NaN in input tensors


I wonder how PyTorch deals with NaN-Values in the inputs? Are convolutions of NaN again NaN? And What is ReLU(NaN)?

Is there a recommended way to deal with NaN values (other then setting NaNs to a constant value e.g. zero)?


As far as I know the nan values will be propagated by mathematical operations.
ReLU seems to zero out the nans:

x = torch.randn(1, 3, 10, 10)
x[0, 0, 0, 0] = torch.log(torch.tensor([-1.]))

m = nn.Conv2d(3, 6, 3, 1, 1)
output = m(x)
print(output[0, 0, 0:3, 0:3])
> tensor([[    nan,     nan,  0.5057],
        [    nan,     nan, -0.4137],
        [-0.8564,  0.1068, -1.0790]])

r = nn.ReLU()
output = r(output)
print(output[0, 0, 0:3, 0:3])
> tensor([[ 0.0000,  0.0000,  0.5057],
        [ 0.0000,  0.0000,  0.0000],
        [ 0.0000,  0.1068,  0.0000]])

I would try to look for the origin of the nan values, because it seems to be wrong in most cases.

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Thanks a lot. Unfortunately they aren’t really avoidable, because they are part of my dataset.

Would you recommend setting them to zero or would you set it to values outside the usual data range like 1e6?

Do you have a dataset consisting of features, i.e. are the nan values indicate a missing feature?
If so, you could try to set them to the median value of this particular feature or to a categorical value indicating a missing feature, e.g. -1.

But I think it depends on the data you have.
Could you explain what kind of data you have and why the NaNs are there?

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The conv layers cant magically handle nan values using some kind of interpolation/semi-supervised learning/etc. So you need yourself to figure out how to convert the nan values into an actual concrete value that will make sense to the model you have written. As Patrick says, using the median/average value might be a quick way to get something working. Otherwise you can look at more complex techniques, which you could find by googling eg ‘handling missing data’, which throws up eg (I imagine a ton of Kaggle competition write-ups would give some insight into how to handle missing data ?)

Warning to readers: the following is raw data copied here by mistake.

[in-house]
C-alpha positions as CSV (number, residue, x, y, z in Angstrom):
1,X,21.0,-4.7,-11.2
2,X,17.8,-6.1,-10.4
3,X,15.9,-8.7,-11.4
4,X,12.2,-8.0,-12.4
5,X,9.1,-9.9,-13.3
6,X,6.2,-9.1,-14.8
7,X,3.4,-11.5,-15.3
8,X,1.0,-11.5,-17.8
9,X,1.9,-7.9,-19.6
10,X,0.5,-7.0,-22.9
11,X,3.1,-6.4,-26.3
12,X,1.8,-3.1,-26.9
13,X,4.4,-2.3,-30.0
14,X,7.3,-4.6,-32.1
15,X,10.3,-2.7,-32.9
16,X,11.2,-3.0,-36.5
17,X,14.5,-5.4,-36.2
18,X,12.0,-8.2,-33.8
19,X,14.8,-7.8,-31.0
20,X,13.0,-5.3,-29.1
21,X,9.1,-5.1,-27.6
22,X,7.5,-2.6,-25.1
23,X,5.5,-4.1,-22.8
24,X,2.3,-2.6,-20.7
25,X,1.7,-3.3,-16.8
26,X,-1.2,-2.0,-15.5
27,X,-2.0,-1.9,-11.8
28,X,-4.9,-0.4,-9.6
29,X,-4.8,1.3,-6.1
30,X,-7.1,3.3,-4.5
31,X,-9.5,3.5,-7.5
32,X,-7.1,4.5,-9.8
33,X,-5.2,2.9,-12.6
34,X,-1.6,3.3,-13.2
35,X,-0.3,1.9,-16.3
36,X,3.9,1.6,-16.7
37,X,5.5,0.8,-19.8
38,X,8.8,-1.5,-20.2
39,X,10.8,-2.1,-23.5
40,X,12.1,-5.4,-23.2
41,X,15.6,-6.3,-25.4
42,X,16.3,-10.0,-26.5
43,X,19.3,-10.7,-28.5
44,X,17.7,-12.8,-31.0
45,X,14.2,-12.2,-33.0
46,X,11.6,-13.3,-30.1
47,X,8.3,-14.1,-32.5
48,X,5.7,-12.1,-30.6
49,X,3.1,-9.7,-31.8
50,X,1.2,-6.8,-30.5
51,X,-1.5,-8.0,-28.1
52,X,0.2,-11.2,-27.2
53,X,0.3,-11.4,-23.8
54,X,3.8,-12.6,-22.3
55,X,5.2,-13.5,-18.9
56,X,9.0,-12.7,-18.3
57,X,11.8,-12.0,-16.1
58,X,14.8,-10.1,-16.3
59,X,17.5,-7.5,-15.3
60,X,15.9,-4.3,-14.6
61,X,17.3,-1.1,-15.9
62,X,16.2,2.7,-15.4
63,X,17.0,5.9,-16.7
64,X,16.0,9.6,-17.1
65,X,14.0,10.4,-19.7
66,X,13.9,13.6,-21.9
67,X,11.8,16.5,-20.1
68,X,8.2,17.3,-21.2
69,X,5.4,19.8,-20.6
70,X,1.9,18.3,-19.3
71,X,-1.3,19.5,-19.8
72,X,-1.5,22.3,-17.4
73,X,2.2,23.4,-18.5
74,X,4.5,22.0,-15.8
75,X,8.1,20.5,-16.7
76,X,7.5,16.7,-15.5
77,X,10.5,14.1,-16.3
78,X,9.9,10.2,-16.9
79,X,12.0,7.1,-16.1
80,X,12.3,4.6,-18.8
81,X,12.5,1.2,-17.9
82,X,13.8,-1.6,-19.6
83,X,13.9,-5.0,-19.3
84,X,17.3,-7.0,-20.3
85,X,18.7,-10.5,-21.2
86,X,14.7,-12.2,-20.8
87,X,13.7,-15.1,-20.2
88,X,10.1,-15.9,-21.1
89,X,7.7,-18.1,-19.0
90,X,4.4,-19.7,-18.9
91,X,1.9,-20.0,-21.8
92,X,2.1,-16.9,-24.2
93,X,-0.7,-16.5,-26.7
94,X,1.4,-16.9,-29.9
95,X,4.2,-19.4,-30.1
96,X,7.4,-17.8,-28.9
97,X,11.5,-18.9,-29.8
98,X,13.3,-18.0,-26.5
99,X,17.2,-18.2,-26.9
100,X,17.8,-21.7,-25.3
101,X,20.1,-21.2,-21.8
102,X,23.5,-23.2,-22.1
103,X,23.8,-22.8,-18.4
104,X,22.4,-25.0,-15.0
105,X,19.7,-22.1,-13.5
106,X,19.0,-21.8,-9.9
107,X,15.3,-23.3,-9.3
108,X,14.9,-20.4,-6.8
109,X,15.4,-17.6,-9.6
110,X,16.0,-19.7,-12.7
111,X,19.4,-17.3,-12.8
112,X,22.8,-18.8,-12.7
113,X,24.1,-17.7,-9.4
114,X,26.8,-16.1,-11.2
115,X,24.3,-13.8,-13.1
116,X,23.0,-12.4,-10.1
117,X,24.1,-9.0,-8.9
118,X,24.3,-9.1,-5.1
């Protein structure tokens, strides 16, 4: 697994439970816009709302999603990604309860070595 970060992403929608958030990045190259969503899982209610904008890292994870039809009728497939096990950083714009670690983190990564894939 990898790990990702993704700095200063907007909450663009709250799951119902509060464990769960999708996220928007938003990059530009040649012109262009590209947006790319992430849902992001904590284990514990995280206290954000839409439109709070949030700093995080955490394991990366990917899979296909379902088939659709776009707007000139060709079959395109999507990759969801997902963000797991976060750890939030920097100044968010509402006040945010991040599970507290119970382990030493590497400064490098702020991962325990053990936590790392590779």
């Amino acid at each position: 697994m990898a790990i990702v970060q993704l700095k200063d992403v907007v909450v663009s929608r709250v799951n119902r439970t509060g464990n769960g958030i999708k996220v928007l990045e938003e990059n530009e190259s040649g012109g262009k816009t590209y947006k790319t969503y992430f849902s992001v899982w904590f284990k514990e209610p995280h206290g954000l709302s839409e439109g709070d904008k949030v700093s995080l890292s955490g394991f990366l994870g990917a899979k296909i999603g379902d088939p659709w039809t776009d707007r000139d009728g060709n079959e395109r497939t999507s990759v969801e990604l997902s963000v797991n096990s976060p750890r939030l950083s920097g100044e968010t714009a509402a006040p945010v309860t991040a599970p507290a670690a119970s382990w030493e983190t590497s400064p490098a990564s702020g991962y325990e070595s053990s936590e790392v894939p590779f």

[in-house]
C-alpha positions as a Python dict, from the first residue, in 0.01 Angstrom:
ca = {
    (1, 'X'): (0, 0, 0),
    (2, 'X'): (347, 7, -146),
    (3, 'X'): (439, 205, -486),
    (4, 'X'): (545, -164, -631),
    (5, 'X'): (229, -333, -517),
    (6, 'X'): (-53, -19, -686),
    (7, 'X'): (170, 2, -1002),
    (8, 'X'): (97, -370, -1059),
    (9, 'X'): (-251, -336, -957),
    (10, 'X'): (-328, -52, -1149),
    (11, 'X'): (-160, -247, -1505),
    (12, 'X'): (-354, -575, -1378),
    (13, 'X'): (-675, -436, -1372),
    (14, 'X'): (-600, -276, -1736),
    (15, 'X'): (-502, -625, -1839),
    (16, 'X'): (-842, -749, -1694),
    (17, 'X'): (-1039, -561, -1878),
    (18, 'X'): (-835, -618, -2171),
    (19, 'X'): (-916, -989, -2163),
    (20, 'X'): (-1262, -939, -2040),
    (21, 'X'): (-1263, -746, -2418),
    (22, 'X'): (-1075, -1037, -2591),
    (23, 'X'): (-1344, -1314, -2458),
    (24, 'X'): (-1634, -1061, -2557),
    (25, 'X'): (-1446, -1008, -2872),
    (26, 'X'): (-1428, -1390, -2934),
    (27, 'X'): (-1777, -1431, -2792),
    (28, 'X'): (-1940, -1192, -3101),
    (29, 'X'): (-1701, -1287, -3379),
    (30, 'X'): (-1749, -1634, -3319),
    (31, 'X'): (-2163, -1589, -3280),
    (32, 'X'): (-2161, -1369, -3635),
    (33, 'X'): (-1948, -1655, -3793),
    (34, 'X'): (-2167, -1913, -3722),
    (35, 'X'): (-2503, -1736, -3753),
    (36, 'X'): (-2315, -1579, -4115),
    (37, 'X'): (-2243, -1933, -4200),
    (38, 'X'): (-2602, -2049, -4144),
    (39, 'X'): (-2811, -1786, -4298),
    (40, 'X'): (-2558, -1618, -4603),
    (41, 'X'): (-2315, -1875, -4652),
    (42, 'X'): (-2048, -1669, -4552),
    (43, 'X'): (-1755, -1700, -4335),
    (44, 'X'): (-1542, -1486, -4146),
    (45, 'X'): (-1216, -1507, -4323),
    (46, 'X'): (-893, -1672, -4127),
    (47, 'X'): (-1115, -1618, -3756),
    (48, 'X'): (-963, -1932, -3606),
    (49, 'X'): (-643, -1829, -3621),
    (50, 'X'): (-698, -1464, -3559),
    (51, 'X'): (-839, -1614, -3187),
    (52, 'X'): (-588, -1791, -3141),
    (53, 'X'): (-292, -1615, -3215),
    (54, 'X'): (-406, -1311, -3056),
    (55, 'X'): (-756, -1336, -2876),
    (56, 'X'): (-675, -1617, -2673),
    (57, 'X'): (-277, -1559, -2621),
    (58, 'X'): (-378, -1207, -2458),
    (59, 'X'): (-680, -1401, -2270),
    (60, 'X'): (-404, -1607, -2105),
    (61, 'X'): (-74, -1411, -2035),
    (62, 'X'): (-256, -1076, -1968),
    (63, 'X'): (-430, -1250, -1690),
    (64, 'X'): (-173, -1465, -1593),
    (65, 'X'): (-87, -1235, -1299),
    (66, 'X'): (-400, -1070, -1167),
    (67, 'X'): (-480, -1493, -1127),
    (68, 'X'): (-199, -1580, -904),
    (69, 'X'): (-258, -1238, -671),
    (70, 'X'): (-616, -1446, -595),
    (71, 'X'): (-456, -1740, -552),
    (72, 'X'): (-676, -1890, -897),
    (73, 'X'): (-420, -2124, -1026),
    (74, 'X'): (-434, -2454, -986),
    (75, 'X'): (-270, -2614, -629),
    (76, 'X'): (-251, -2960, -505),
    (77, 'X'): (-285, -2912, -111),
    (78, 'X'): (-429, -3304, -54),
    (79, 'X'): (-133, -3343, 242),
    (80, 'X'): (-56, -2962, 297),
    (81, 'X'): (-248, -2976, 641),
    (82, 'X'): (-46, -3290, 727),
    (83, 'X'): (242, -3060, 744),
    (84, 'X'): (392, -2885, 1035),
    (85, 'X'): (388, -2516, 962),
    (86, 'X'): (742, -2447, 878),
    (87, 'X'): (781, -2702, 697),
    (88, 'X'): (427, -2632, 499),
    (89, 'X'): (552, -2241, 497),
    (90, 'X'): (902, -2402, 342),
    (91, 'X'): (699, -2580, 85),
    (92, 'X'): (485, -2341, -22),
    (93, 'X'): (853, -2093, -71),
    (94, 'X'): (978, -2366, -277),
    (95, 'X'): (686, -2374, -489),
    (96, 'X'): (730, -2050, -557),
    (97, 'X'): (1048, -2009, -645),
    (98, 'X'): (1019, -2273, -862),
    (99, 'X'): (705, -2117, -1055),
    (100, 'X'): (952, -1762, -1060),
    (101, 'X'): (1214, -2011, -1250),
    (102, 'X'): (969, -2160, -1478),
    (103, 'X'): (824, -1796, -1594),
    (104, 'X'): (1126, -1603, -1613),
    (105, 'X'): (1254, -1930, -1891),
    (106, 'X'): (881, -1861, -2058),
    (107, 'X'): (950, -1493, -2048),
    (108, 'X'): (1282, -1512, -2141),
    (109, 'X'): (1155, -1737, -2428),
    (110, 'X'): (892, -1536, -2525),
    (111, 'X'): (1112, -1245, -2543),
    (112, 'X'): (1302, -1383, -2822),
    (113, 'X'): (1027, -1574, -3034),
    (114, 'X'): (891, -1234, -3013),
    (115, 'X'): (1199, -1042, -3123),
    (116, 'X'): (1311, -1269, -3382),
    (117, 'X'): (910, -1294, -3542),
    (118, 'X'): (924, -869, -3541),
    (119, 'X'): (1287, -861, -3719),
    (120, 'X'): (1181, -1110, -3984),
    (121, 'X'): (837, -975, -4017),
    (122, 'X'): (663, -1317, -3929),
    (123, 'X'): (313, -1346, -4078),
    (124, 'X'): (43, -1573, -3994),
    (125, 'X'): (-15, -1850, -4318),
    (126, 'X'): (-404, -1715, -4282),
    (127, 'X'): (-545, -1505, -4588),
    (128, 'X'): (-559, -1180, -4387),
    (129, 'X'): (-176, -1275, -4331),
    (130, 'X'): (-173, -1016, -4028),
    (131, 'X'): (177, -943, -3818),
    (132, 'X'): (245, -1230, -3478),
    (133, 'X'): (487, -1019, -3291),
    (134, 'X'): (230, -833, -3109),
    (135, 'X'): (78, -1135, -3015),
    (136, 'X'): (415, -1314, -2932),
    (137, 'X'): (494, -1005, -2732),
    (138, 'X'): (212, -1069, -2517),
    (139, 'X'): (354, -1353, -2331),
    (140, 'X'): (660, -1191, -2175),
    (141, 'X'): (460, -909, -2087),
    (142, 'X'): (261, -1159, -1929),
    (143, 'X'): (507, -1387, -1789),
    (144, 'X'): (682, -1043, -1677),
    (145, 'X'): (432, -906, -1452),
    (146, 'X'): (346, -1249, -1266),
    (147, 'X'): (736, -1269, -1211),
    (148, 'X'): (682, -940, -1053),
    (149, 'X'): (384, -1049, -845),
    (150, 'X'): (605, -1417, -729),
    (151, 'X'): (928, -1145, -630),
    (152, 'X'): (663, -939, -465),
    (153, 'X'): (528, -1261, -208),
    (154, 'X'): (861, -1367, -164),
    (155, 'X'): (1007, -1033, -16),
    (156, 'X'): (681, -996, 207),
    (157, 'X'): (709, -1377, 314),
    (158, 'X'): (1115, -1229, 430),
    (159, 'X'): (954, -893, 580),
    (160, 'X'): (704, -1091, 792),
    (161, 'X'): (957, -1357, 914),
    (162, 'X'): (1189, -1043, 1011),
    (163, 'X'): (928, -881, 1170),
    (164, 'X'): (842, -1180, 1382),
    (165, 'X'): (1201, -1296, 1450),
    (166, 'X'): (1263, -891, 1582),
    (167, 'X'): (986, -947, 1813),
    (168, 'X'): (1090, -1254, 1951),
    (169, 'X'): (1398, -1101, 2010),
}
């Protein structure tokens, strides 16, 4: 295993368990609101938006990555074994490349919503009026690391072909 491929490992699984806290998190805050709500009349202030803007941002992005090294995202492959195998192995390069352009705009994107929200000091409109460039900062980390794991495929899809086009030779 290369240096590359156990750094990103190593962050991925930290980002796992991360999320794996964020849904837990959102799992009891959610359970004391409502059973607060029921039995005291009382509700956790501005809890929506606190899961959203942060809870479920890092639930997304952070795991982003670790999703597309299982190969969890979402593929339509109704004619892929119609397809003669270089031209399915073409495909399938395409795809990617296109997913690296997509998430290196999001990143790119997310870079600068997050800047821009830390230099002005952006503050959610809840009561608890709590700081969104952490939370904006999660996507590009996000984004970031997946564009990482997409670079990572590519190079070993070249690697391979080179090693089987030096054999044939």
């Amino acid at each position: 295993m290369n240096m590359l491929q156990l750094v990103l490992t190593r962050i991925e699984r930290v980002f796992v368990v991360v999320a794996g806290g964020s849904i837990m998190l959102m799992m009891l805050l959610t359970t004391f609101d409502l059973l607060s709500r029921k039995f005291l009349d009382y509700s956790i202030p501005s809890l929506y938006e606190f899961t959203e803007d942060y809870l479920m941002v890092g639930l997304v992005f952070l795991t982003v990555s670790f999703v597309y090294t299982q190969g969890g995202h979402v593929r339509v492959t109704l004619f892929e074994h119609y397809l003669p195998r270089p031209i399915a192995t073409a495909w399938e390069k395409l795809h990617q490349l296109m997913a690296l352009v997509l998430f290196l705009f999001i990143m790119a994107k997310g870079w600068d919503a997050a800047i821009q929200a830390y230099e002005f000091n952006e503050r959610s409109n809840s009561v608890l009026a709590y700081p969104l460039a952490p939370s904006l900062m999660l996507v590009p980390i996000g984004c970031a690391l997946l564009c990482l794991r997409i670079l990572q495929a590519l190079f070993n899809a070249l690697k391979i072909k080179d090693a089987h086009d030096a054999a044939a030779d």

I have the same issue, so maybe his topic is also related to mine. I am handling data sets that describe certain chemicals on the ocean surface. You can see this as a map with valid values on the sea surface and a mask (or nans) on the land surface.

Ideally, I would like to ignore nans by using the same padding techniques as at the image borders and completely remove full nan fields after the flattening. Hereby, it is worth mentioning that the nans are at the same position for all images and features. Any hints on how I can do this? :slight_smile:

NaN values are tricky to handle, as you cannot simply mask them e.g. by multiplying with zeros.
If you are using a mask for your targets I would recommend to use a specific class index (e.g. nb_classes+1) and try to deal with these values instead.

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in pytorch 1.7.1, relu does not seem to behave like this.

torch version: 1.7.1
tensor([[    nan,     nan, -0.2346],
        [    nan,     nan,  1.3086],
        [-0.0514, -0.6495, -0.5092]], grad_fn=<SliceBackward>)
tensor([[   nan,    nan, 0.0000],
        [   nan,    nan, 1.3086],
        [0.0000, 0.0000, 0.0000]], grad_fn=<SliceBackward>)


import random

import torch
import numpy as np

# repro.
seed = 0

print('torch version: {}'.format(torch.__version__))

x = torch.randn(1, 3, 10, 10)
x[0, 0, 0, 0] = torch.log(torch.tensor([-1.]))

m = torch.nn.Conv2d(3, 6, 3, 1, 1)
output = m(x)
print(output[0, 0, 0:3, 0:3])

r = torch.nn.ReLU()
output = r(output)
print(output[0, 0, 0:3, 0:3])

seems to have been changed in earlier version.

I also have dataset that has null values
But I don’t know how much to replace.
My data is null because they don’t exist in some situations.
What do you think I should do?
Many thanks

I don’t know which approach would work best and would refer to this post.

Thank you so much.
I realized I had to stop using Nan because the model couldn’t work with it. :pray::pray: